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Published April 26, 2012, 08:25 PM

Early Spring Brings Uncertain Planting for Farmers, Gardeners

GRAND FORKS (WDAZ-TV) - With the early spring, many farmers and gardeners got an early jump on planting. There is a gamble that comes with that. Overnight temperatures can easily drop below freezing, as was the case last night.

By: David Schwab, WDAZ

GRAND FORKS (WDAZ-TV) - With the early spring, many farmers and gardeners got an early jump on planting. There is a gamble that comes with that.

Overnight temperatures can easily drop below freezing, as was the case last night.

The freeze in the Grand Forks area was not what you would call a hard freeze. But it was enough to cause damage to the more sensitive plants.

Connie Erdman is getting ready for spring. Shopping for plants, making sure she is ready when the weather is right and that's not quite yet.

"What we plant are mainly tomatoes and the sensitive plant to freezing temperatures," Erdman said.

"I think we are all a little seasonally challenged lately," Jan Heitmann at All Seasons Garden Center said.

Heitmann says a mild winter and early spring may have some gardeners ignoring the calendar.

"We live in North Dakota. There is no stopping people when we are ready to go," Heitmann said.

But last night shows the risk of planting too early. Fragile plants like tomatoes, peppers and geraniums, if not covered or brought inside, can be damaged by frost.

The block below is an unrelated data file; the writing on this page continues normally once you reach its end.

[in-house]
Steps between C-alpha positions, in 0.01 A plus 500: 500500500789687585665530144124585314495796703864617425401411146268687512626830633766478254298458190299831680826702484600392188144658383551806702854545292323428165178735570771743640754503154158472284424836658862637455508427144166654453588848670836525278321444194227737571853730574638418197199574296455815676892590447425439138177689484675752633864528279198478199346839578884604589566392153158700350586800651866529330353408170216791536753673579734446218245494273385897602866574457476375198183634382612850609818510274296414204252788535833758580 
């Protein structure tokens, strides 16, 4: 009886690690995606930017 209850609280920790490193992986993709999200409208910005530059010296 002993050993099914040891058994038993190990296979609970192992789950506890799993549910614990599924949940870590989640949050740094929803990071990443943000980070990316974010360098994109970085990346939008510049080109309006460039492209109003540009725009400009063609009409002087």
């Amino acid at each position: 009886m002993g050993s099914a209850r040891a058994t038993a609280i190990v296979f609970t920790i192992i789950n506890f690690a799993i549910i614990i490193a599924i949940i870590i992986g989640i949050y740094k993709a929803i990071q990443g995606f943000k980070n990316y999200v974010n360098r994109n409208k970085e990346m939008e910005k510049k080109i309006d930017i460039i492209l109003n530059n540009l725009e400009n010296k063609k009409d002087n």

"Technically we are still a month away from our last frost day. So keeping things mobile is an option," Heitmann said.

"Small grains can take temperatures down into the 25 degrees area quite nicely," Grand Forks County Extension Agent Willie Huot said.

Huot says last night's temperatures that were in the 20s are not normally cold enough to hurt those planted crops that were in the field earlier than normal.

"Most of the crops are not emerged yet. So the risk of any damage of last night's temperatures are very low for our area. Even north of here the damage would be quite small," Huot said.

As for Connie Erdman, she is going to avoid the likely chore of covering plants and wait until late next month before she puts her tomatoes in the ground.

"I've lived here my whole life and I know better," Erdman said.

As far as backyard garden plants, there are some plants that are OK to plant now. Those include onions, carrots and radishes.

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